The jade plant can be nice, but it can also be an overgrown mess. I see them for sale and the main attribute that’s usually considered for merit is the size. But size is meaningless when the plant becomes a massive jungle of branches, many thin with weak growth, with uncontrolled suckers hiding the trunk. This is the result of the plant never being pruned, of course.

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Example of what could have been a great jade but instead is a horrible mess.


Here’s a nice example, which was being sold under the banner “Huge Jade Plant”

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‘leggy’ example


Here’s another example, note how very leggy the branches are



For me the Jade has been a good instructor for pruning. Focus on cutting out the undergrowth and weak branches, so that you have a nicely shaped top canopy of dense, healthy foliage growing off of thick solid branches. Branches should be visible and attractive. You should not see a mass of branches and relatively few leaves, however.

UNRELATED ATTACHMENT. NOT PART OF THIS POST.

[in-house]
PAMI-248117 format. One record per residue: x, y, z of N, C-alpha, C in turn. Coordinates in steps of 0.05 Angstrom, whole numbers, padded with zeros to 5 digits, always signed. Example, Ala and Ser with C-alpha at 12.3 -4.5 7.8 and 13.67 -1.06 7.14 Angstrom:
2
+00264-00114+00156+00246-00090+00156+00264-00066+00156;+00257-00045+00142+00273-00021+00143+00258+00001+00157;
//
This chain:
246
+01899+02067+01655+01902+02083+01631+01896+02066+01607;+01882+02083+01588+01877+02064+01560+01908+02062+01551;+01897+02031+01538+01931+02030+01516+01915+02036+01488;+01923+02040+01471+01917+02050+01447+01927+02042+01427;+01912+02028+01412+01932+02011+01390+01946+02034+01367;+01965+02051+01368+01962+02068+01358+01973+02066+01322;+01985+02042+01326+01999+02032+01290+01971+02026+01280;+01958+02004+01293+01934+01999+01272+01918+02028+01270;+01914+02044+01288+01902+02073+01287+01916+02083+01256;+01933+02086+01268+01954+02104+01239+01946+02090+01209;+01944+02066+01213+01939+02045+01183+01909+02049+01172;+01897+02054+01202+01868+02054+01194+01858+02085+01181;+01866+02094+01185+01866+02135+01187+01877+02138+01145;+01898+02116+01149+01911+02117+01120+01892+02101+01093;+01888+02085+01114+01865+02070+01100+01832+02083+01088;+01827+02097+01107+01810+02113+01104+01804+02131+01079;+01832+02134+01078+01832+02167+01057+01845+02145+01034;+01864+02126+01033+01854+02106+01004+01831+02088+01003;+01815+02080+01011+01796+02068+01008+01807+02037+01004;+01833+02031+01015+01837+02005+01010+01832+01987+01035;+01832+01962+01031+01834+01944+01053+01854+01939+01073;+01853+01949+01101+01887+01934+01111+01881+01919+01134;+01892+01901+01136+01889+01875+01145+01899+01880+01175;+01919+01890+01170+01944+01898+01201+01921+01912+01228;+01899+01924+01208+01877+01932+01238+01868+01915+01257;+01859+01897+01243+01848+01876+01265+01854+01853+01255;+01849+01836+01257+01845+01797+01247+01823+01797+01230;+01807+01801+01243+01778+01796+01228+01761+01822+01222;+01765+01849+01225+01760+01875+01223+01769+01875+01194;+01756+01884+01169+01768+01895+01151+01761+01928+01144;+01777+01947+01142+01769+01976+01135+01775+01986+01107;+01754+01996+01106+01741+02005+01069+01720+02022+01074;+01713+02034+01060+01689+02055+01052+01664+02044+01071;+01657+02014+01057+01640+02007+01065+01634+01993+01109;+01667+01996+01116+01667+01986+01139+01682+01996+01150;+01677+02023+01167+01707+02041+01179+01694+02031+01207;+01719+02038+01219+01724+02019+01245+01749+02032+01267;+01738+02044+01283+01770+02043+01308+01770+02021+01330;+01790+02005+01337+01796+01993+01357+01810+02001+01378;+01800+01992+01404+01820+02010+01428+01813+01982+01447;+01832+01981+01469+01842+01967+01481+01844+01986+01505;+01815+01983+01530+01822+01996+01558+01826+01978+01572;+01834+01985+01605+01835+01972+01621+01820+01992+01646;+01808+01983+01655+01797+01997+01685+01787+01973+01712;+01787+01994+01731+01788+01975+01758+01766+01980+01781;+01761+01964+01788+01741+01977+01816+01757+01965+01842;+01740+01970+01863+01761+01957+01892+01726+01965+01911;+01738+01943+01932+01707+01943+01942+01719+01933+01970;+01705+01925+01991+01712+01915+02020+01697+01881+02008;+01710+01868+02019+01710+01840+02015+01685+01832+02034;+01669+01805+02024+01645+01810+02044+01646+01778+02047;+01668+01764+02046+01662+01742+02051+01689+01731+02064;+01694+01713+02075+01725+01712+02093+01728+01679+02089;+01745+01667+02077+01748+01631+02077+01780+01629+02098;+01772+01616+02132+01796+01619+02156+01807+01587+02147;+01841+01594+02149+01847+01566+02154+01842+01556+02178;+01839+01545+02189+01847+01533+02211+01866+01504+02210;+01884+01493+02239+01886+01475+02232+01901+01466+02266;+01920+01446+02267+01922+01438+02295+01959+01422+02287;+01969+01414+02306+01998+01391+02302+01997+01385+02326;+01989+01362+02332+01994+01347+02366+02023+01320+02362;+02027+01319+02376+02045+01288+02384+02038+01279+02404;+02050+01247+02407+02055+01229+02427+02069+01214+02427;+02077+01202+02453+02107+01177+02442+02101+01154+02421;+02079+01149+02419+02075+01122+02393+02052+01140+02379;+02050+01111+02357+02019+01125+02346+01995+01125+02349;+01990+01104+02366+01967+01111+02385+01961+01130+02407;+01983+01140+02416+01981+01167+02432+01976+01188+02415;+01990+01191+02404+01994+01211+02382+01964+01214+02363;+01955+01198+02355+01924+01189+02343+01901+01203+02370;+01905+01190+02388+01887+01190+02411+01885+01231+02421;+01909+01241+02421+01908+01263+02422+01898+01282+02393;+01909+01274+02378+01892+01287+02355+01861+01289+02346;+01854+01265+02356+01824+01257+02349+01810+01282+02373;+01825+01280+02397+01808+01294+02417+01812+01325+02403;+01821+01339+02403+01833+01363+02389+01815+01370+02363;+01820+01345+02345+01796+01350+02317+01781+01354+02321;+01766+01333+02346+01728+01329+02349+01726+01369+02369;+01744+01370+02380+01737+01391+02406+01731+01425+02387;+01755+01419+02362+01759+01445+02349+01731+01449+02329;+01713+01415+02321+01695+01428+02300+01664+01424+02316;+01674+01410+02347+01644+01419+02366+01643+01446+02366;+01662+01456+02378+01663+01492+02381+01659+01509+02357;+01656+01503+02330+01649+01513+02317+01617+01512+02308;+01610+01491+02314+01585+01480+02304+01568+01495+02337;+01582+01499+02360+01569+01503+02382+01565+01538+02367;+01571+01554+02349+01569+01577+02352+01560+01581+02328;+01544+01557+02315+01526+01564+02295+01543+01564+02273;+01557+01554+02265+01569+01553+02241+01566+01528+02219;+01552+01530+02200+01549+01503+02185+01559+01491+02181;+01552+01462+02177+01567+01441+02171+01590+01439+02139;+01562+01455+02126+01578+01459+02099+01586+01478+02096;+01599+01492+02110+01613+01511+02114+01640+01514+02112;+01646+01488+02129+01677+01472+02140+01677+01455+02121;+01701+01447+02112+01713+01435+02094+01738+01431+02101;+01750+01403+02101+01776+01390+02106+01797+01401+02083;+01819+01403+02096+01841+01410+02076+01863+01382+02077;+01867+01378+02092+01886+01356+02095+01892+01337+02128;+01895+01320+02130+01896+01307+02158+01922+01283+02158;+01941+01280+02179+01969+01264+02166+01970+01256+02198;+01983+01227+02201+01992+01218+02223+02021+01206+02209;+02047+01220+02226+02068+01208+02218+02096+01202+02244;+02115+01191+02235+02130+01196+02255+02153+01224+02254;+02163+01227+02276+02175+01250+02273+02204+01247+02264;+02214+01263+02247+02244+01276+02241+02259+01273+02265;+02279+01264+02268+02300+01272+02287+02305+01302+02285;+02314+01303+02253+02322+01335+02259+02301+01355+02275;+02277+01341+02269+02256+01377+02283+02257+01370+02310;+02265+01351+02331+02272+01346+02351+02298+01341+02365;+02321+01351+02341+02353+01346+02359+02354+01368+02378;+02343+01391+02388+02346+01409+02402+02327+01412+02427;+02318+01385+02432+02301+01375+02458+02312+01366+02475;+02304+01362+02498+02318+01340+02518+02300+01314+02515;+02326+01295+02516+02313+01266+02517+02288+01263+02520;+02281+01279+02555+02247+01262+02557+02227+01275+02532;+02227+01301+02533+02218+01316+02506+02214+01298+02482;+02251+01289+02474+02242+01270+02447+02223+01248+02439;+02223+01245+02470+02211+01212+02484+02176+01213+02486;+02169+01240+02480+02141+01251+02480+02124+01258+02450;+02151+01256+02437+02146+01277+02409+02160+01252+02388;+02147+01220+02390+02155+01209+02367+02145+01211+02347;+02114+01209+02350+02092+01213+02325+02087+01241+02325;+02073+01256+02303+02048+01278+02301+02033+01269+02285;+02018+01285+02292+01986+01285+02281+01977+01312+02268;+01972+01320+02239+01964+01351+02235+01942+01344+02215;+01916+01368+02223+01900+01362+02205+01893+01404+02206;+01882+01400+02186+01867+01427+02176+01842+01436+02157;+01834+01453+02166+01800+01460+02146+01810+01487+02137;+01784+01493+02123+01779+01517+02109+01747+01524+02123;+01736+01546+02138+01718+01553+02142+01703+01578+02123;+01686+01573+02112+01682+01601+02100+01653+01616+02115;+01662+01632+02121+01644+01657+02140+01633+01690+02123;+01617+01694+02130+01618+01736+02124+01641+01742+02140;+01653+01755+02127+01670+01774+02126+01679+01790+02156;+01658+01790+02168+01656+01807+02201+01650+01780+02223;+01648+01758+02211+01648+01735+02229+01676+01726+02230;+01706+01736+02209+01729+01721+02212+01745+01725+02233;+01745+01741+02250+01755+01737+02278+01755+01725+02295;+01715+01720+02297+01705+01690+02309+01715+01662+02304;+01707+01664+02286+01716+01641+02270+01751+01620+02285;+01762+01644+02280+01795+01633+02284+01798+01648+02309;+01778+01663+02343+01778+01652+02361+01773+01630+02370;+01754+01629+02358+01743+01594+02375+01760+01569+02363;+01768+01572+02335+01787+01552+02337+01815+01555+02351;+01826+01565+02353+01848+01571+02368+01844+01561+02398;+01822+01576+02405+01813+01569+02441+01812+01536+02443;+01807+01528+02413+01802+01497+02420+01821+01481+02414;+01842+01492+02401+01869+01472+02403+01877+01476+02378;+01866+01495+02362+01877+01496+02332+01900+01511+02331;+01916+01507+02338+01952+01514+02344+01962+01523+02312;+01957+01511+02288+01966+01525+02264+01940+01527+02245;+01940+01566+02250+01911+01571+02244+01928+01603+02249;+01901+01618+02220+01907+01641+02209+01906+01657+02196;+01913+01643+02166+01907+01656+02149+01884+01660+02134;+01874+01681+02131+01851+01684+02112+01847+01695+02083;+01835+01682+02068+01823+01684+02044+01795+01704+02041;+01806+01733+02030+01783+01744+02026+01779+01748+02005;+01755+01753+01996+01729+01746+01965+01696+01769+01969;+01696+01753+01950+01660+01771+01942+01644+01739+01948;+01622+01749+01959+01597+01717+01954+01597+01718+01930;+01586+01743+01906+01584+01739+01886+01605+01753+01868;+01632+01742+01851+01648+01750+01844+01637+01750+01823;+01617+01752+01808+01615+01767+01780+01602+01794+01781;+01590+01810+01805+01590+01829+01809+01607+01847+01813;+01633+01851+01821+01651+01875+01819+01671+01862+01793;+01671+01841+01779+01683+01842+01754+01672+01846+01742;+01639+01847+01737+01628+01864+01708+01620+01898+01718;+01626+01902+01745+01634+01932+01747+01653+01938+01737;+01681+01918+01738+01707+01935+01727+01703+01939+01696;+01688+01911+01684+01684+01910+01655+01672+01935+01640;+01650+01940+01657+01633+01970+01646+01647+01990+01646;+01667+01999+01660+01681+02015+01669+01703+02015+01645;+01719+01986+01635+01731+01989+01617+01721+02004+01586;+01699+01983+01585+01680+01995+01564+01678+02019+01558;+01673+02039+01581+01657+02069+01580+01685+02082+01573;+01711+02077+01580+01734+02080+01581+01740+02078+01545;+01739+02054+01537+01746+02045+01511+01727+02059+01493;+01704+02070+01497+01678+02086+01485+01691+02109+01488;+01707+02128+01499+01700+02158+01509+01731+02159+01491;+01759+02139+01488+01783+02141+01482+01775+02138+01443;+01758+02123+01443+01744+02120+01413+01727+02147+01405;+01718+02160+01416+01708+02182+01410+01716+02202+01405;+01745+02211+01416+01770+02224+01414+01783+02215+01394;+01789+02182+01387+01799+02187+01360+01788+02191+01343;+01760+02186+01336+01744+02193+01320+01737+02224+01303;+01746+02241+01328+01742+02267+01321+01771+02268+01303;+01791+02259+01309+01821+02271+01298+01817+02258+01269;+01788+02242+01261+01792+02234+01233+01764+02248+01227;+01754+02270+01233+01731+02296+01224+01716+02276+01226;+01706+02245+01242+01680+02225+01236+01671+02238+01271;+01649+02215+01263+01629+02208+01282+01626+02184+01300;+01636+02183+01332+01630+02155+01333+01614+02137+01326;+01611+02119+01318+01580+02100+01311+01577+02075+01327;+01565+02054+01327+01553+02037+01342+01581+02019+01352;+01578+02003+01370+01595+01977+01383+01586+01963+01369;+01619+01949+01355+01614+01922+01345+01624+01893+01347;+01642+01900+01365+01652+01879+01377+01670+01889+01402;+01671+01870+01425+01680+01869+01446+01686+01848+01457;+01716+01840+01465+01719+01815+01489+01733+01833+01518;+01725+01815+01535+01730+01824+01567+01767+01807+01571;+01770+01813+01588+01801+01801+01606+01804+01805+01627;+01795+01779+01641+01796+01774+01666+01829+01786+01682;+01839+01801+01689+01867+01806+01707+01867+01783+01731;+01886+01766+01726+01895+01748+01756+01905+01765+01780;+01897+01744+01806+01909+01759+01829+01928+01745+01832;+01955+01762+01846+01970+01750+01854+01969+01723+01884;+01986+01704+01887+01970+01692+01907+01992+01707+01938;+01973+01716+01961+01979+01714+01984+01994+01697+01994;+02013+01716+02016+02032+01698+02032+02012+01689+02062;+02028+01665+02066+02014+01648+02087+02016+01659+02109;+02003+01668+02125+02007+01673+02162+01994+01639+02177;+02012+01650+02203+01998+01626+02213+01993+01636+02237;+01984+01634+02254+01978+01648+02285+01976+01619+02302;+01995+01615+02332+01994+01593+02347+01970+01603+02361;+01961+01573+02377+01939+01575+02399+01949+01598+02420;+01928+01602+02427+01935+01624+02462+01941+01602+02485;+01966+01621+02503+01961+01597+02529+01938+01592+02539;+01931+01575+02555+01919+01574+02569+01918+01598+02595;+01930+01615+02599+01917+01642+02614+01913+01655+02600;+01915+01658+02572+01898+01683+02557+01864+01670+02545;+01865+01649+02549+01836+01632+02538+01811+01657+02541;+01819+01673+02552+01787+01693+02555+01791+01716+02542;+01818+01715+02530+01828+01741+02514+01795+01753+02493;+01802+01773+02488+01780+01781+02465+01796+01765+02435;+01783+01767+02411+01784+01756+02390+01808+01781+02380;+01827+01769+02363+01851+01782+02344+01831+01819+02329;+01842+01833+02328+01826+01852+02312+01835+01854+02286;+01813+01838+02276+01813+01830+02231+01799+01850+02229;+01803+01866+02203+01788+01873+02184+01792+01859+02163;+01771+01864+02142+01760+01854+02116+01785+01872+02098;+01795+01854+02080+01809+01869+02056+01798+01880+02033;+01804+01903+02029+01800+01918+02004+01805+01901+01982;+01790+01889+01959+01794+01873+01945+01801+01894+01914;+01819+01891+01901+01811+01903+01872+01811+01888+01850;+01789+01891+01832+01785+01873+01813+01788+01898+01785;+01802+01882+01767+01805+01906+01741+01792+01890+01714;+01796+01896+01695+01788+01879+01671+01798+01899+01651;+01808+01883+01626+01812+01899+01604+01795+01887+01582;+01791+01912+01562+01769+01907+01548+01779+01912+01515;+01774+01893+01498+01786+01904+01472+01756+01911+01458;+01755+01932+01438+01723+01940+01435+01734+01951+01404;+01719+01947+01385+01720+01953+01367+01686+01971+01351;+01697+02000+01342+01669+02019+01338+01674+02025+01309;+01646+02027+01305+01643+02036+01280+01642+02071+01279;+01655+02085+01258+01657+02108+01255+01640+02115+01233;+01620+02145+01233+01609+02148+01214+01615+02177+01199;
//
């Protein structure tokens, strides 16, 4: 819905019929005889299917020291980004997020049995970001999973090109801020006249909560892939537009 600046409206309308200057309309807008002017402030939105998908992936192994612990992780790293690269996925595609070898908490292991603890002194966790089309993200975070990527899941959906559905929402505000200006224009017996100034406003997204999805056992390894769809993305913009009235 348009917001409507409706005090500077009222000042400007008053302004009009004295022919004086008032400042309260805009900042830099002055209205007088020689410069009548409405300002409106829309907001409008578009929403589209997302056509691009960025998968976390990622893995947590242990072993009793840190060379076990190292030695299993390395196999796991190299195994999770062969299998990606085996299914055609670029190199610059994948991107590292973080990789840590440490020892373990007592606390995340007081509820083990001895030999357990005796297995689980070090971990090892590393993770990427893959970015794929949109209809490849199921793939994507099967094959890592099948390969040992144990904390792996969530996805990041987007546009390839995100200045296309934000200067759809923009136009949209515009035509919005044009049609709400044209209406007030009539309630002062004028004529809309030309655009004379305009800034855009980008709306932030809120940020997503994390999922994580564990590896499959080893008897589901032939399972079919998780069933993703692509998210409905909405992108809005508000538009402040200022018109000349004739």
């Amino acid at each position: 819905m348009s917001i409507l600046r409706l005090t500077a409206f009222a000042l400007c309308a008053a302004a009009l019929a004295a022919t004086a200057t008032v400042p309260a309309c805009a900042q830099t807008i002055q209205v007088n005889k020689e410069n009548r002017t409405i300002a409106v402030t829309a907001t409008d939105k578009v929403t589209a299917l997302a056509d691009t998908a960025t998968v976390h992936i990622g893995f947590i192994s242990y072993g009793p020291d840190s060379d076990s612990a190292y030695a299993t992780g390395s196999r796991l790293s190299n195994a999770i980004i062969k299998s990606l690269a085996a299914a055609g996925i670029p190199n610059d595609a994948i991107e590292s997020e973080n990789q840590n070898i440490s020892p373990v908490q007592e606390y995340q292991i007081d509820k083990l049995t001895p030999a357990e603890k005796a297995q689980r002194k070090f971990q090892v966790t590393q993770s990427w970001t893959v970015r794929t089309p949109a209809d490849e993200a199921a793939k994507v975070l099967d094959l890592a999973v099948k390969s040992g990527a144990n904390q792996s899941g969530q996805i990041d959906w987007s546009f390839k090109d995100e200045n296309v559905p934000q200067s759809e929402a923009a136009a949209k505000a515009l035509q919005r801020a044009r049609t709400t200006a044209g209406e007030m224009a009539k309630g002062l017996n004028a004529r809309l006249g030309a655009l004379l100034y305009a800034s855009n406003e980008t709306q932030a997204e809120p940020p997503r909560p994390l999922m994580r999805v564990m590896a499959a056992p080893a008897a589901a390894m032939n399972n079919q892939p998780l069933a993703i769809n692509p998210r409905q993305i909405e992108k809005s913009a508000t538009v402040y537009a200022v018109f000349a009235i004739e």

You can also bonsai the bonsai and I’ll post an example of that soon (done, see bottom image). Essentially this just means cutting away branches so that the remaining ones create distinct levels of growth on main branches circling 360-degrees as they move up the trunk. The example to the left has just a single umbrella canopy so it is not a good example of the bonsai style.

Some of this is just preferences or aesthetics, but the goal of a good potted plant cannot just be it’s size. Pruning matters. Fortunately, the Jade responds well to radical pruning, so if your Jades have run amok, or you want to try your hand at plant rehabilitation, give it a go and see whether you like the results.


different angle


a larger Jade from the garden; about a meter tall from the top of the pot to the top of the plant


Jade bonsai example from the garden added – at bottom (last image)


Bonsai-ed Jade